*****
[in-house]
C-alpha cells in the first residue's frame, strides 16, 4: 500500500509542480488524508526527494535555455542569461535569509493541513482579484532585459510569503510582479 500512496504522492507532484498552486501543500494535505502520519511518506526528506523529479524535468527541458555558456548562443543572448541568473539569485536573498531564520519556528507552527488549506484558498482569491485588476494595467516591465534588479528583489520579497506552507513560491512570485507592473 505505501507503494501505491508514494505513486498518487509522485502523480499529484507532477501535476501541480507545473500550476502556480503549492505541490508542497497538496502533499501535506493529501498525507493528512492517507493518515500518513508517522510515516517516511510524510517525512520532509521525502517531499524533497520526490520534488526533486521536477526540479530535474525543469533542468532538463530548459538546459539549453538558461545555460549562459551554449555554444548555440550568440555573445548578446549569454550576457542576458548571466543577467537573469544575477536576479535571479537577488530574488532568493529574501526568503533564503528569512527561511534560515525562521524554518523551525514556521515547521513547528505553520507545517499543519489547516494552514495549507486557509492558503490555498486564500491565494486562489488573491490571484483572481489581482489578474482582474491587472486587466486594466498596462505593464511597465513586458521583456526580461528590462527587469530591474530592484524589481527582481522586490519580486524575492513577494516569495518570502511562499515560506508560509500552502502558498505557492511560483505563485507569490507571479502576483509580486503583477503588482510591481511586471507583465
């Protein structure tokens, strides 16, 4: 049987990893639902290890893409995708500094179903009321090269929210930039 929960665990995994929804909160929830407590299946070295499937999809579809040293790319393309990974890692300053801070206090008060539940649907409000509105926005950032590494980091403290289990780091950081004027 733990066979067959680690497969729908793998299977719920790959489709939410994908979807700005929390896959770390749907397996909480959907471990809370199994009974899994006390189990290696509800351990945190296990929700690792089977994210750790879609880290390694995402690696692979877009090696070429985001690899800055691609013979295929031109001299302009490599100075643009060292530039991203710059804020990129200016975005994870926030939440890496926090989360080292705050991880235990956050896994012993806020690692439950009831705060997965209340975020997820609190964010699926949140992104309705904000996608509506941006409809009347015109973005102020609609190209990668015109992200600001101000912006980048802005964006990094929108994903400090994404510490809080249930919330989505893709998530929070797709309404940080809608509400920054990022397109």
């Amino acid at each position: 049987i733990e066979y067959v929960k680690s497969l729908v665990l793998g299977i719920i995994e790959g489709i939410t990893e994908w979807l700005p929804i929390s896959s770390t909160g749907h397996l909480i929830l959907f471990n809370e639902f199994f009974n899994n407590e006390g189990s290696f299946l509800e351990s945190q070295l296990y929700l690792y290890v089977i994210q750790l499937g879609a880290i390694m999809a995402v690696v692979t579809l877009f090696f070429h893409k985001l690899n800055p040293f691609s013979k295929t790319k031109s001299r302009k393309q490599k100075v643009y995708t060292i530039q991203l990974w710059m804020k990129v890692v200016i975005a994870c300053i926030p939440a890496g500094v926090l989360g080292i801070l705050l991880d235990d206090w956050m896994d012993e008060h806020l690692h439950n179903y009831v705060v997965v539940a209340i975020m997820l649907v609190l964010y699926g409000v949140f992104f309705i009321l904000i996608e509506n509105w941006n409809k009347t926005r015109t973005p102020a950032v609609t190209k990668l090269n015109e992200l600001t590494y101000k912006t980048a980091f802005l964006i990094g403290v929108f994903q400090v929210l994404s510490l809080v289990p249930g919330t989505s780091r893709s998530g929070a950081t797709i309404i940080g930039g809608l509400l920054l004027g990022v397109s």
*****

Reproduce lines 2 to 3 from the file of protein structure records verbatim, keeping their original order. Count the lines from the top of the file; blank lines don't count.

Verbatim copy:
C-alpha cells in the first residue's frame, strides 16, 4: 500500500509542480488524508526527494535555455542569461535569509493541513482579484532585459510569503510582479 500512496504522492507532484498552486501543500494535505502520519511518506526528506523529479524535468527541458555558456548562443543572448541568473539569485536573498531564520519556528507552527488549506484558498482569491485588476494595467516591465534588479528583489520579497506552507513560491512570485507592473 505505501507503494501505491508514494505513486498518487509522485502523480499529484507532477501535476501541480507545473500550476502556480503549492505541490508542497497538496502533499501535506493529501498525507493528512492517507493518515500518513508517522510515516517516511510524510517525512520532509521525502517531499524533497520526490520534488526533486521536477526540479530535474525543469533542468532538463530548459538546459539549453538558461545555460549562459551554449555554444548555440550568440555573445548578446549569454550576457542576458548571466543577467537573469544575477536576479535571479537577488530574488532568493529574501526568503533564503528569512527561511534560515525562521524554518523551525514556521515547521513547528505553520507545517499543519489547516494552514495549507486557509492558503490555498486564500491565494486562489488573491490571484483572481489581482489578474482582474491587472486587466486594466498596462505593464511597465513586458521583456526580461528590462527587469530591474530592484524589481527582481522586490519580486524575492513577494516569495518570502511562499515560506508560509500552502502558498505557492511560483505563485507569490507571479502576483509580486503583477503588482510591481511586471507583465
């Protein structure tokens, strides 16, 4: 049987990893639902290890893409995708500094179903009321090269929210930039 929960665990995994929804909160929830407590299946070295499937999809579809040293790319393309990974890692300053801070206090008060539940649907409000509105926005950032590494980091403290289990780091950081004027 733990066979067959680690497969729908793998299977719920790959489709939410994908979807700005929390896959770390749907397996909480959907471990809370199994009974899994006390189990290696509800351990945190296990929700690792089977994210750790879609880290390694995402690696692979877009090696070429985001690899800055691609013979295929031109001299302009490599100075643009060292530039991203710059804020990129200016975005994870926030939440890496926090989360080292705050991880235990956050896994012993806020690692439950009831705060997965209340975020997820609190964010699926949140992104309705904000996608509506941006409809009347015109973005102020609609190209990668015109992200600001101000912006980048802005964006990094929108994903400090994404510490809080249930919330989505893709998530929070797709309404940080809608509400920054990022397109």